EU Invites Google, Microsoft to Discuss 'Right to Be Forgotten'

July 18, 2014 in New York, NY

Ruling Has Become Latest Battleground Over Freedom of Speech and the Right to Online Privacy

Bloomberg News

European Union privacy watchdogs are raising concerns about Google Inc. GOOGL +2.66% 's implementation of the bloc's new "right to be forgotten" rule ahead of a meeting with search engines next week, EU privacy officials said, raising the specter of a conflict over how to apply the court decision.

The main body grouping together the EU's 28 national privacy regulators said Thursday that it has invited Google, Microsoft Corp. MSFT +0.37% and Yahoo Inc. YHOO -0.45% to a meeting next Thursday in Brussels to discuss the surprise May ruling that gives individuals the right to request the removal of information about them from search results.

In the run-up to the meeting, regulators have also been publicly and privately pressuring the search giant, for instance pushing it to stop notifying websites when it removes links to their pages arguing it undermines the right to be forgotten, according to a person familiar with the matter.

Microsoft confirmed that it plans to attend the meeting. Google and Yahoo said they plan to cooperate with privacy officials, but declined Thursday to comment on any specific meetings.

The May ruling has already become a battleground in the war over where to draw the line between freedom of speech and the right to online privacy in an era of instant access to data. Supporters of the new decision have said it represents an overdue check on the power of Web giants like Google, while free-speech advocates have decried the decision as a gateway to censorship that will whitewash the Web.

One flash point is Google's refusal to remove name-search results from its main search engine. It prefers to make a narrower removal of name searches in the European versions of its search engine, such as or That position has already raised hackles with regulators in Germany and elsewhere, privacy officials have said.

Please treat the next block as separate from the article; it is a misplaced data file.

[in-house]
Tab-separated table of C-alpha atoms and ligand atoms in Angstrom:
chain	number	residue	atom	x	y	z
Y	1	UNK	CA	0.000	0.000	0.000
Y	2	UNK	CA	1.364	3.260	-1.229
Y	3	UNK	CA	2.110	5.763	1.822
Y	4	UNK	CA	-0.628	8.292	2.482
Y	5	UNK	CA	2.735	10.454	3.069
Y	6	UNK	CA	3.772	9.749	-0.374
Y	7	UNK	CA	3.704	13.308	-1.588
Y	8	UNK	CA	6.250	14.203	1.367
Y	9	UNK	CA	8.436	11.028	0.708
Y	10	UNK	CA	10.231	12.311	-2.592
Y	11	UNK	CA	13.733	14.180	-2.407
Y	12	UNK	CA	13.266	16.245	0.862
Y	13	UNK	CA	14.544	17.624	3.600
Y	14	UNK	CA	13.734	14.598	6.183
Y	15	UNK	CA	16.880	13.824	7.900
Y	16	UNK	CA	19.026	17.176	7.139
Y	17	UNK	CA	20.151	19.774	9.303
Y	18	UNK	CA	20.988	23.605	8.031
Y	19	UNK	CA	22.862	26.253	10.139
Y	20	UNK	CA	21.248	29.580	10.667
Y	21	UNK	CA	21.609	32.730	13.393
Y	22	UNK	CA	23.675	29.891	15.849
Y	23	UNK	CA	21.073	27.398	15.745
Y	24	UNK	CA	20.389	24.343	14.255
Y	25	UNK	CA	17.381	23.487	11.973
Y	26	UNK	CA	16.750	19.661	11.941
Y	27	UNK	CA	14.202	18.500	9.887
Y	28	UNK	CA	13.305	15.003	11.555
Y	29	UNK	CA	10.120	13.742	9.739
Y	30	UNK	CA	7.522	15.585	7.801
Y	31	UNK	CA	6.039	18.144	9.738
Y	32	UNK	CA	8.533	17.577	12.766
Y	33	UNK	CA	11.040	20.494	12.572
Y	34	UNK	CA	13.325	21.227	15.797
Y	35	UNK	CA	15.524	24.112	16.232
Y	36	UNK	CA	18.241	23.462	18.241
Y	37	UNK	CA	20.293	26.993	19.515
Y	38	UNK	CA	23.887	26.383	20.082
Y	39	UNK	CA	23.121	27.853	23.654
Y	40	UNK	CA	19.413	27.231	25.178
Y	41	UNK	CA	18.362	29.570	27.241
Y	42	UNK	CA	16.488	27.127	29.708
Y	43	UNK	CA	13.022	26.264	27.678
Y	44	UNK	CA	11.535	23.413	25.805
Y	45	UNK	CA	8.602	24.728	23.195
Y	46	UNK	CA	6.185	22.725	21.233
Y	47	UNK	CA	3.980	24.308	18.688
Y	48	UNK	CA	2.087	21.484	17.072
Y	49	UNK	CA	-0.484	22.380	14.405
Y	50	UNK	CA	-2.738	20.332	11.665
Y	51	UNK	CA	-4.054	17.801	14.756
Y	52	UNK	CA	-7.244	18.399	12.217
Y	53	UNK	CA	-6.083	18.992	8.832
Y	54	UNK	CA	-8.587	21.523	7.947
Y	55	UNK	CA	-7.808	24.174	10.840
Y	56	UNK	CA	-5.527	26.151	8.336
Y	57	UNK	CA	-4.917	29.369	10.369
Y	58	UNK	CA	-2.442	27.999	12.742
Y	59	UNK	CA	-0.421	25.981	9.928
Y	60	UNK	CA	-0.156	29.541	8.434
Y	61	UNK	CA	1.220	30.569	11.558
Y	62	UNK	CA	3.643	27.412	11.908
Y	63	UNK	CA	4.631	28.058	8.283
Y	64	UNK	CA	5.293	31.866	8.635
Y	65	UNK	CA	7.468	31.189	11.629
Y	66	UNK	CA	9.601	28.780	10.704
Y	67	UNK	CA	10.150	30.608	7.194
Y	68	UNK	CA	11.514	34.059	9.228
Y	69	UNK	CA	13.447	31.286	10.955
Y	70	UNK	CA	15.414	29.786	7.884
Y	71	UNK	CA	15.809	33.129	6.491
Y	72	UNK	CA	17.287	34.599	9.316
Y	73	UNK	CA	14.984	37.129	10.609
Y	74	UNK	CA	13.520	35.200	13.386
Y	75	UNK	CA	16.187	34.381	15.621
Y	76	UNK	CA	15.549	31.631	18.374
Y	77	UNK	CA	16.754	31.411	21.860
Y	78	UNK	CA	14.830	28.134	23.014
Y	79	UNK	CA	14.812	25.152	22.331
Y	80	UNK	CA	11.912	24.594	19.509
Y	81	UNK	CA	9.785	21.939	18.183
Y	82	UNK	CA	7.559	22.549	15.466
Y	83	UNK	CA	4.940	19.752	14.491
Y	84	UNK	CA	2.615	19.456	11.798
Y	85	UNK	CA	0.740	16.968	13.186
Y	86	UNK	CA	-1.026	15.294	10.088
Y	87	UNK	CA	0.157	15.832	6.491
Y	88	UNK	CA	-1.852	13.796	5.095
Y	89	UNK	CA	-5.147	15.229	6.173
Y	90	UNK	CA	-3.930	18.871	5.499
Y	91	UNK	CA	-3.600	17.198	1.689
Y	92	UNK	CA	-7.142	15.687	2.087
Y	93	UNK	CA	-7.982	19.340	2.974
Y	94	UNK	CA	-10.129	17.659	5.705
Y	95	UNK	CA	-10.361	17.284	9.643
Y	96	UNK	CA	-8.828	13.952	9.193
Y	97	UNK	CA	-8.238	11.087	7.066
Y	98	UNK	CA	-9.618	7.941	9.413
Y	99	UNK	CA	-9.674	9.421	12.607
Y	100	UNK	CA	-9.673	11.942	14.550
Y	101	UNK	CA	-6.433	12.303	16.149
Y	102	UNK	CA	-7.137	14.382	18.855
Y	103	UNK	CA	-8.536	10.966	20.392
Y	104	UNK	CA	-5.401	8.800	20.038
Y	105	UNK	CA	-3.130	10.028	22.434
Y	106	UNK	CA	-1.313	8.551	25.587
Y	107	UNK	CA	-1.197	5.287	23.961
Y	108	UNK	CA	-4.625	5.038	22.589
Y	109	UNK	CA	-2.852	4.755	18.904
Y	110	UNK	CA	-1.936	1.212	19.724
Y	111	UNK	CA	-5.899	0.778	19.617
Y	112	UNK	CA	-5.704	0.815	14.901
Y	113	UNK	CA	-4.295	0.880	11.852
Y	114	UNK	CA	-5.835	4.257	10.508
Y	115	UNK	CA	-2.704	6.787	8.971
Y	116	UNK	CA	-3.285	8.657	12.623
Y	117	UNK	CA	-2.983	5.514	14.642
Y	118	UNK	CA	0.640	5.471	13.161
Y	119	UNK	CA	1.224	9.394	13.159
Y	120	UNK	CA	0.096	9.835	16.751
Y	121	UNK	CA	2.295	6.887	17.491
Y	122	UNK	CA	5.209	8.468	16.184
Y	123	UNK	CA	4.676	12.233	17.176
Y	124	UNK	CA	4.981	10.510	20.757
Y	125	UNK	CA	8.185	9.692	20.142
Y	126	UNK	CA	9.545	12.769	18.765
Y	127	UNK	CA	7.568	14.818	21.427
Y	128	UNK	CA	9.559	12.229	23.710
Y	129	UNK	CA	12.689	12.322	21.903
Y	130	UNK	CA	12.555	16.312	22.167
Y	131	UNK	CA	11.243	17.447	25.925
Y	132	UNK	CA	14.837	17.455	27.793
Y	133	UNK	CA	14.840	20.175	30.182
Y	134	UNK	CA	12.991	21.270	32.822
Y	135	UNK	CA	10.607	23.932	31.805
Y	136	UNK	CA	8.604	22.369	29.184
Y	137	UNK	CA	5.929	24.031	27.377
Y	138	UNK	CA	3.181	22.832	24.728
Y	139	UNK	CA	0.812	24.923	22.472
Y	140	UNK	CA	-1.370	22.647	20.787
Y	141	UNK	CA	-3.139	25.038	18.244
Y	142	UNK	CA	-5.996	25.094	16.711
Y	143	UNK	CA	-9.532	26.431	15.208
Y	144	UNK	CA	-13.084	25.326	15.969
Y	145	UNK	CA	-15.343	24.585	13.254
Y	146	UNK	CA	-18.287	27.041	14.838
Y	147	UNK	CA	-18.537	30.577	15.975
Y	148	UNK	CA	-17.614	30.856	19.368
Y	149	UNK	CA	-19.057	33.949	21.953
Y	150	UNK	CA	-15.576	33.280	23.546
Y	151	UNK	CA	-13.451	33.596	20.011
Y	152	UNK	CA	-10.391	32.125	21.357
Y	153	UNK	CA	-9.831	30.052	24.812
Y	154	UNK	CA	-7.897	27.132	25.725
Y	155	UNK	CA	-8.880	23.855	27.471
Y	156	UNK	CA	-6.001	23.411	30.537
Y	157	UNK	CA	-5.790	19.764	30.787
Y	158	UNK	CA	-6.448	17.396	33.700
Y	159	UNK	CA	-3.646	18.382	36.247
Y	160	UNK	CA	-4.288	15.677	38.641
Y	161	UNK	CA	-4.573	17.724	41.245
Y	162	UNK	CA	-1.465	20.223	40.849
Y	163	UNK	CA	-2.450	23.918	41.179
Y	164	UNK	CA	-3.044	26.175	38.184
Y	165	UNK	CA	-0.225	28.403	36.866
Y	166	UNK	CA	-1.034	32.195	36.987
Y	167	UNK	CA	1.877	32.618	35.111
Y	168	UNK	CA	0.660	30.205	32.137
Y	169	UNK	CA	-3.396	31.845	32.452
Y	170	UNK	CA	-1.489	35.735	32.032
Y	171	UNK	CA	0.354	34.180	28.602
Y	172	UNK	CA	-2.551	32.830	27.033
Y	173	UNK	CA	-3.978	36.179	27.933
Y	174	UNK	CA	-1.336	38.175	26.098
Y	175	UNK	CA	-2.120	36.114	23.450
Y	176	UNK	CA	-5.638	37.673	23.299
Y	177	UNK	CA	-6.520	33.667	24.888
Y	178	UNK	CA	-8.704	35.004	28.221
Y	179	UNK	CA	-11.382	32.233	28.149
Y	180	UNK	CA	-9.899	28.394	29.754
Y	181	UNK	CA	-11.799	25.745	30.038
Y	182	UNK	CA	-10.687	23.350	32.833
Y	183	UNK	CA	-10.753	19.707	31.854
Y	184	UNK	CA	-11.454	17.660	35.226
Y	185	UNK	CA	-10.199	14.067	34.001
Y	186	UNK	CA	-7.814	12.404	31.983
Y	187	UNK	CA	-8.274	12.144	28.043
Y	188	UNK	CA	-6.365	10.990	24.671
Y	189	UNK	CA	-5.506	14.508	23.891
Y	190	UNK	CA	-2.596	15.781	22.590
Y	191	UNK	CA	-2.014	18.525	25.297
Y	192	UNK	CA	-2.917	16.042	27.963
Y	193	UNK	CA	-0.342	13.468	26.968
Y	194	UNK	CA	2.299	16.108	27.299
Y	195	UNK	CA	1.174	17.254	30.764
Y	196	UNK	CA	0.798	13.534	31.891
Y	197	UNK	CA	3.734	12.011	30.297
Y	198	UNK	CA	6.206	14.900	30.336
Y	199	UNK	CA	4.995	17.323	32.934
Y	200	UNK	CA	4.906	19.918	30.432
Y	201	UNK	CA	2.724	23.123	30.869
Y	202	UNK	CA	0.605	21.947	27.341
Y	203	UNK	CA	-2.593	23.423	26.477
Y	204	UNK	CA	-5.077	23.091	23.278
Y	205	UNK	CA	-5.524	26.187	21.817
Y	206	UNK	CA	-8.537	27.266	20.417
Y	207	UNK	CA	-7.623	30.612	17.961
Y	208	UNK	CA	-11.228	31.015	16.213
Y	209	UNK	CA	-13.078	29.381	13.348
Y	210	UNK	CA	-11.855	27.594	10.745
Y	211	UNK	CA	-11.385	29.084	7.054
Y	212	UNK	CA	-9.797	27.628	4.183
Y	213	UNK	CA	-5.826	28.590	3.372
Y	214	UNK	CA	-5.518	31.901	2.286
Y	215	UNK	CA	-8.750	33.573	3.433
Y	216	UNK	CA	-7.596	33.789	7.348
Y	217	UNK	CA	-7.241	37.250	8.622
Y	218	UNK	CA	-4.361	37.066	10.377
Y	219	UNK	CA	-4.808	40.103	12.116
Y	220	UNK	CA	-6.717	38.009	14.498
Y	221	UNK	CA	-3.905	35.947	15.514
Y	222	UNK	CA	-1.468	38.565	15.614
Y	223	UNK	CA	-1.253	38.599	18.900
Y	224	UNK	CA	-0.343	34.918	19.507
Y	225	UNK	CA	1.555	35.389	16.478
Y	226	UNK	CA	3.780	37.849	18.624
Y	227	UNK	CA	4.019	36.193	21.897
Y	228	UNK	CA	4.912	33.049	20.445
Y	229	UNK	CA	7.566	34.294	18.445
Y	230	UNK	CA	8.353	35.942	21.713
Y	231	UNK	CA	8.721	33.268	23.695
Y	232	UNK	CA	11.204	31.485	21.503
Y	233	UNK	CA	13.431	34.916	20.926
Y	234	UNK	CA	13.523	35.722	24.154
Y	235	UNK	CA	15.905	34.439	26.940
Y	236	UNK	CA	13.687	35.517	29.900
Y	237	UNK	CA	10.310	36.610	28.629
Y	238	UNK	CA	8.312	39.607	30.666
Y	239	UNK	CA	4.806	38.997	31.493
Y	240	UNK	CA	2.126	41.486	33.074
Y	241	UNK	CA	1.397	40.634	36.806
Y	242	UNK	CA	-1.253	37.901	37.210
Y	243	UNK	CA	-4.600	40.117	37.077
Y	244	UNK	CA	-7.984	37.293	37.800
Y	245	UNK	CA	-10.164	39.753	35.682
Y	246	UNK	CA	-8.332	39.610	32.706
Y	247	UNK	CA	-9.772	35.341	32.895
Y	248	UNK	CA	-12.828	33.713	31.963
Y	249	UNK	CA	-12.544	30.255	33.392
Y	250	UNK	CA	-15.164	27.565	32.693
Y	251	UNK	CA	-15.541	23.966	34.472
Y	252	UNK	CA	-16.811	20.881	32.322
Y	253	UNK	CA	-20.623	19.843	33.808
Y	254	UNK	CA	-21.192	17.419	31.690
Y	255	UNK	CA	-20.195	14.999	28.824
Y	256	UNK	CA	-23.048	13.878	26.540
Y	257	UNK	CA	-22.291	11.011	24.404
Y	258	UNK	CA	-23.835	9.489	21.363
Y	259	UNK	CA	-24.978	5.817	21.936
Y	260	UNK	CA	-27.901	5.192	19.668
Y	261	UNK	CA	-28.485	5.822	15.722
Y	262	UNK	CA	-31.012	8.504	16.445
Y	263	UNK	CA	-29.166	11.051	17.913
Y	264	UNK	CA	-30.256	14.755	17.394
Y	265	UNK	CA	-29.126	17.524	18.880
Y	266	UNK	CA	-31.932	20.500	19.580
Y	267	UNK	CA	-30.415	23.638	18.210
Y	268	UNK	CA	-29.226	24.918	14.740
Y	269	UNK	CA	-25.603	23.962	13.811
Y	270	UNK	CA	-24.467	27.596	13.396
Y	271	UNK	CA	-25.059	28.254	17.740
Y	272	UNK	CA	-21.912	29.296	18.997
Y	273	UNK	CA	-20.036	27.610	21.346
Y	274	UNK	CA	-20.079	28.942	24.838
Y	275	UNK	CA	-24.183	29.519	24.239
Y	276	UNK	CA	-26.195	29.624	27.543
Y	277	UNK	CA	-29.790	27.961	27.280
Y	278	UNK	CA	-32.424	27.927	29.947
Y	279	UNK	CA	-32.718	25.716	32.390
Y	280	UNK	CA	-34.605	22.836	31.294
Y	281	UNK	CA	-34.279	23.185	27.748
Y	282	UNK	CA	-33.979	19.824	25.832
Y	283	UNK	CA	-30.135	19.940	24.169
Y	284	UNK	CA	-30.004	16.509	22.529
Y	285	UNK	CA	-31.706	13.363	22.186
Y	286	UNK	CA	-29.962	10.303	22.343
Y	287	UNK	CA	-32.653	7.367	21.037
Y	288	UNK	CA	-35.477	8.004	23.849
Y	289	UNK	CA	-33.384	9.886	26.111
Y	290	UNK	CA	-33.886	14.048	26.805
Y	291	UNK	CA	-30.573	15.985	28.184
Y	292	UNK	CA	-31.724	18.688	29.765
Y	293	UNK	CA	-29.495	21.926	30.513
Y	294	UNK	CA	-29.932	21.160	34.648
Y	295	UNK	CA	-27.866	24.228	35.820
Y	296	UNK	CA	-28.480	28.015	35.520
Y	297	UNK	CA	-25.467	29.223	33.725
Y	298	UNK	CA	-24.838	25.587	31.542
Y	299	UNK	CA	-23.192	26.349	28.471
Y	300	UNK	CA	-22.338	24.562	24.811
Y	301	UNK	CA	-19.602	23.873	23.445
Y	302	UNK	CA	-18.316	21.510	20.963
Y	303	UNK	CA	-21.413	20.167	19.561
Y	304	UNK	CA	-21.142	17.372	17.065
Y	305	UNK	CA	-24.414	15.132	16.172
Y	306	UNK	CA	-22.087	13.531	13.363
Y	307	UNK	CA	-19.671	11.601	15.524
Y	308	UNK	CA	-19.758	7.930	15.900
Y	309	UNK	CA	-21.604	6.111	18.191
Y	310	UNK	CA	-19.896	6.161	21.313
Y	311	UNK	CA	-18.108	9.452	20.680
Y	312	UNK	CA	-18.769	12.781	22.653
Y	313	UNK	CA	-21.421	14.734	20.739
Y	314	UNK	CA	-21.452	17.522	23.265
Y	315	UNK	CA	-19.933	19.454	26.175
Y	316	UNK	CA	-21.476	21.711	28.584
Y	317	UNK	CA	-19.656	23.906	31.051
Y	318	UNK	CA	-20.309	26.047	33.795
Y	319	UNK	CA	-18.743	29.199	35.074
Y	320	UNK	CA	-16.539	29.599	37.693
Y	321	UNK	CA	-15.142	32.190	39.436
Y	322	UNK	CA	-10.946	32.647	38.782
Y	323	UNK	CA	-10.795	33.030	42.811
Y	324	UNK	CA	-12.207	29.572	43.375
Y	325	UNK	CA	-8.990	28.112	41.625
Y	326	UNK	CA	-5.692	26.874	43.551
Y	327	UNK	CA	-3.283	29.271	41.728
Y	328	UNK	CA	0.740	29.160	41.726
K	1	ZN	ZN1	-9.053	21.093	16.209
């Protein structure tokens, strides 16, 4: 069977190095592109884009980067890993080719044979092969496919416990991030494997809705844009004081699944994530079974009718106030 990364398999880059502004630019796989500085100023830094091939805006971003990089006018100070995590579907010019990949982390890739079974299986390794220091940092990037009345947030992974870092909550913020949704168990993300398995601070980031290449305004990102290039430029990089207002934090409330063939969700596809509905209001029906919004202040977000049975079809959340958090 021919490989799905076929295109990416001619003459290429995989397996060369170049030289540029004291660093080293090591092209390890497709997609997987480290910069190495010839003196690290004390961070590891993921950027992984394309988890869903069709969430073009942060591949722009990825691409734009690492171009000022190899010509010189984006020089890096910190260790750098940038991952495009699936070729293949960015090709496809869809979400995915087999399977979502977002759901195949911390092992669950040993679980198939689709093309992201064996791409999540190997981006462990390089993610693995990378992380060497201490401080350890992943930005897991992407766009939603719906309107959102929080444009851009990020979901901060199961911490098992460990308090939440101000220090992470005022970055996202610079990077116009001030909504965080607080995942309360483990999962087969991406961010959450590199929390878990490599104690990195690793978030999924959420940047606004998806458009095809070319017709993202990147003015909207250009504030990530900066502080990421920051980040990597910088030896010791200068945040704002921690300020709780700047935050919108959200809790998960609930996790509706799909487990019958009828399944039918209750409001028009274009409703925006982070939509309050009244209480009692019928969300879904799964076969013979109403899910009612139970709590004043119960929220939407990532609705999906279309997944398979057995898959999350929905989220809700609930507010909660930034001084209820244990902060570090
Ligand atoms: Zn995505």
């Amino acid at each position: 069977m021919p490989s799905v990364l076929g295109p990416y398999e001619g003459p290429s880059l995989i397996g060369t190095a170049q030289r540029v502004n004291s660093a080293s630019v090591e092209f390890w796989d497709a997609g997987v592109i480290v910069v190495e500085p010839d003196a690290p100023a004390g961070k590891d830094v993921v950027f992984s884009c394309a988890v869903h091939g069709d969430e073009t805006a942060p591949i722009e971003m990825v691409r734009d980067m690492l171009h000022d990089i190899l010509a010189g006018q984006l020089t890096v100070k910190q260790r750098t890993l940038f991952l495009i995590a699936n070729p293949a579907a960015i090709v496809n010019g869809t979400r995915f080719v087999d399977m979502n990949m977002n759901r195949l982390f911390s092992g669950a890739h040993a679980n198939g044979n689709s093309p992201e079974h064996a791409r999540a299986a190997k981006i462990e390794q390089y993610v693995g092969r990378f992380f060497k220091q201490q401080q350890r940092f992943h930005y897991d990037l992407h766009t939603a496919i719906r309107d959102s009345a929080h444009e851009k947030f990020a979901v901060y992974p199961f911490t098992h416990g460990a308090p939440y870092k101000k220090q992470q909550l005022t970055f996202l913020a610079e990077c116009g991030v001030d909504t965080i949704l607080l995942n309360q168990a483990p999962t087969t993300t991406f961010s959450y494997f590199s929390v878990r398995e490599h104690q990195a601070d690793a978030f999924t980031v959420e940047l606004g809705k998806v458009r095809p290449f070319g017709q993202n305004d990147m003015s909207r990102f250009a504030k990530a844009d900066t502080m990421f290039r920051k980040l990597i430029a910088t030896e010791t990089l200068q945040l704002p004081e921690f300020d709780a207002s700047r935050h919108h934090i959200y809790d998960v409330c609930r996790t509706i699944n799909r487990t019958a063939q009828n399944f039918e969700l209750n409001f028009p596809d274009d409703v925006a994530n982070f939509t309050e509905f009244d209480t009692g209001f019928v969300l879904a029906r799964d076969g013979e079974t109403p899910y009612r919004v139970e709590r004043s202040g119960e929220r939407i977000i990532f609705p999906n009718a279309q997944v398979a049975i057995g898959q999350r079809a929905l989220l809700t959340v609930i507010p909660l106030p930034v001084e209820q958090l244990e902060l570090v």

"It's a problem we've clearly identified," said Gwendal Le Grand, director of technology and innovation at French watchdog Commission Nationale de l'Informatique et des Libertés. "It puts the effectiveness of the entire decision in question."

Data watchdogs in Europe, who met Tuesday to discuss right-to-be-forgotten guidelines that they hope to issue in the fall, also plan to raise the issue of how Google has been sending notifications to the websites in question, Mr. Le Grand said. Since Google began removing links under the new right to be forgotten, it has sent those websites notifications of which link has been the subject of a removal, albeit without naming the person who made the request.

Those disclosures—a handful of which have become public—have, nevertheless, created a wave of controversy about the ruling. Some cases have led to an outcry that Google is suppressing news articles, pushing the site to change some of its decisions. In some cases, the disclosures have also made it possible to identify the person making the request, leading to news stories that have the opposite effect from being "forgotten."

"The current implementation process partly undermines the right to be forgotten," said Johannes Caspar, head of the Hamburg data-protection regulator, which is the lead privacy regulator for Google in Germany.

Journalism advocates say there is a danger Google could be forced to stop notifications for removals, which it routinely sends for other kinds of removals, such as copyright takedowns. "The danger here is that Google could be the judge and jury in its own court," said John Battle, the head of legal compliance at British news agency ITN. "Without notification, no one can challenge their decisions."

Regulators have also raised concerns about whether Google has given enough detail in its explanations when it rejects requests on the grounds that there is a public interest in the information, and want search engines to make their test for removing data more clear, officials said. Appeals have started to come in to data watchdogs in multiple countries, the officials added.

In Ireland, for example, Google rejected someone's request to remove a link to a newspaper article with potentially embarrassing information about the individual. In one French rejection letter reviewed by the Wall Street Journal, Google provided a one-paragraph explanation of its rationale, saying that the URL the user had requested be removed "could be of particular interest to people planning to use your professional services."

Write to Sam Schechner at and Lisa Fleisher at



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